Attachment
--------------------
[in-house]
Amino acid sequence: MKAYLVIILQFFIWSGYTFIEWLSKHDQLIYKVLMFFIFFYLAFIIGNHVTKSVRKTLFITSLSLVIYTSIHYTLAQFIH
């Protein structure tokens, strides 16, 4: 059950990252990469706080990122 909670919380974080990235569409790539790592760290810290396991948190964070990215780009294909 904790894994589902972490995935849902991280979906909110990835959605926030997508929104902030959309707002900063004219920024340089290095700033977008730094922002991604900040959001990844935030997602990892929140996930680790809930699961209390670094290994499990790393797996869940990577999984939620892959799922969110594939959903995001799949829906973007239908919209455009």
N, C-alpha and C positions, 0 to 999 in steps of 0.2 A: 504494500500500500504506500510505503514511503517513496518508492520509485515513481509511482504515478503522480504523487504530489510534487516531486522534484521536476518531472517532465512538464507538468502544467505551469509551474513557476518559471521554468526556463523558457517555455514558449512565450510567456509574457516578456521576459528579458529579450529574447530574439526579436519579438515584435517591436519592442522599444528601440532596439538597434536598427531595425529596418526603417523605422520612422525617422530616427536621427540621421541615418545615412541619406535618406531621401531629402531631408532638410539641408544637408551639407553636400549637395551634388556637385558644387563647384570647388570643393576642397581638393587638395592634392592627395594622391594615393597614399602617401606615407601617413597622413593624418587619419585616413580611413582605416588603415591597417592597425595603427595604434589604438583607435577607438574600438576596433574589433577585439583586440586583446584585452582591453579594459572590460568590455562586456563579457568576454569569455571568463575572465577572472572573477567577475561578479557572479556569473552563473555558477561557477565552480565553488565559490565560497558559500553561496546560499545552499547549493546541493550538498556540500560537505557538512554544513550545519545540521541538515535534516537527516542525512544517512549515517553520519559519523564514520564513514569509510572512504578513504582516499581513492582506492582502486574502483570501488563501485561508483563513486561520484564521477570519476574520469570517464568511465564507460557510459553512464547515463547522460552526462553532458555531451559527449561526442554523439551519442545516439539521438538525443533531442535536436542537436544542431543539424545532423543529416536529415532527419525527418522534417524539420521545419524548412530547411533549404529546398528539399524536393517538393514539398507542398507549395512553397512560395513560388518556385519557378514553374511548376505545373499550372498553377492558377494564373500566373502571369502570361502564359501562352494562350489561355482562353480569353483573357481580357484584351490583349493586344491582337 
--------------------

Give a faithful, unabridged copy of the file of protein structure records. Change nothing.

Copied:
[in-house]
Amino acid sequence: MKAYLVIILQFFIWSGYTFIEWLSKHDQLIYKVLMFFIFFYLAFIIGNHVTKSVRKTLFITSLSLVIYTSIHYTLAQFIH
């Protein structure tokens, strides 16, 4: 059950990252990469706080990122 909670919380974080990235569409790539790592760290810290396991948190964070990215780009294909 904790894994589902972490995935849902991280979906909110990835959605926030997508929104902030959309707002900063004219920024340089290095700033977008730094922002991604900040959001990844935030997602990892929140996930680790809930699961209390670094290994499990790393797996869940990577999984939620892959799922969110594939959903995001799949829906973007239908919209455009």
N, C-alpha and C positions, 0 to 999 in steps of 0.2 A: 504494500500500500504506500510505503514511503517513496518508492520509485515513481509511482504515478503522480504523487504530489510534487516531486522534484521536476518531472517532465512538464507538468502544467505551469509551474513557476518559471521554468526556463523558457517555455514558449512565450510567456509574457516578456521576459528579458529579450529574447530574439526579436519579438515584435517591436519592442522599444528601440532596439538597434536598427531595425529596418526603417523605422520612422525617422530616427536621427540621421541615418545615412541619406535618406531621401531629402531631408532638410539641408544637408551639407553636400549637395551634388556637385558644387563647384570647388570643393576642397581638393587638395592634392592627395594622391594615393597614399602617401606615407601617413597622413593624418587619419585616413580611413582605416588603415591597417592597425595603427595604434589604438583607435577607438574600438576596433574589433577585439583586440586583446584585452582591453579594459572590460568590455562586456563579457568576454569569455571568463575572465577572472572573477567577475561578479557572479556569473552563473555558477561557477565552480565553488565559490565560497558559500553561496546560499545552499547549493546541493550538498556540500560537505557538512554544513550545519545540521541538515535534516537527516542525512544517512549515517553520519559519523564514520564513514569509510572512504578513504582516499581513492582506492582502486574502483570501488563501485561508483563513486561520484564521477570519476574520469570517464568511465564507460557510459553512464547515463547522460552526462553532458555531451559527449561526442554523439551519442545516439539521438538525443533531442535536436542537436544542431543539424545532423543529416536529415532527419525527418522534417524539420521545419524548412530547411533549404529546398528539399524536393517538393514539398507542398507549395512553397512560395513560388518556385519557378514553374511548376505545373499550372498553377492558377494564373500566373502571369502570361502564359501562352494562350489561355482562353480569353483573357481580357484584351490583349493586344491582337 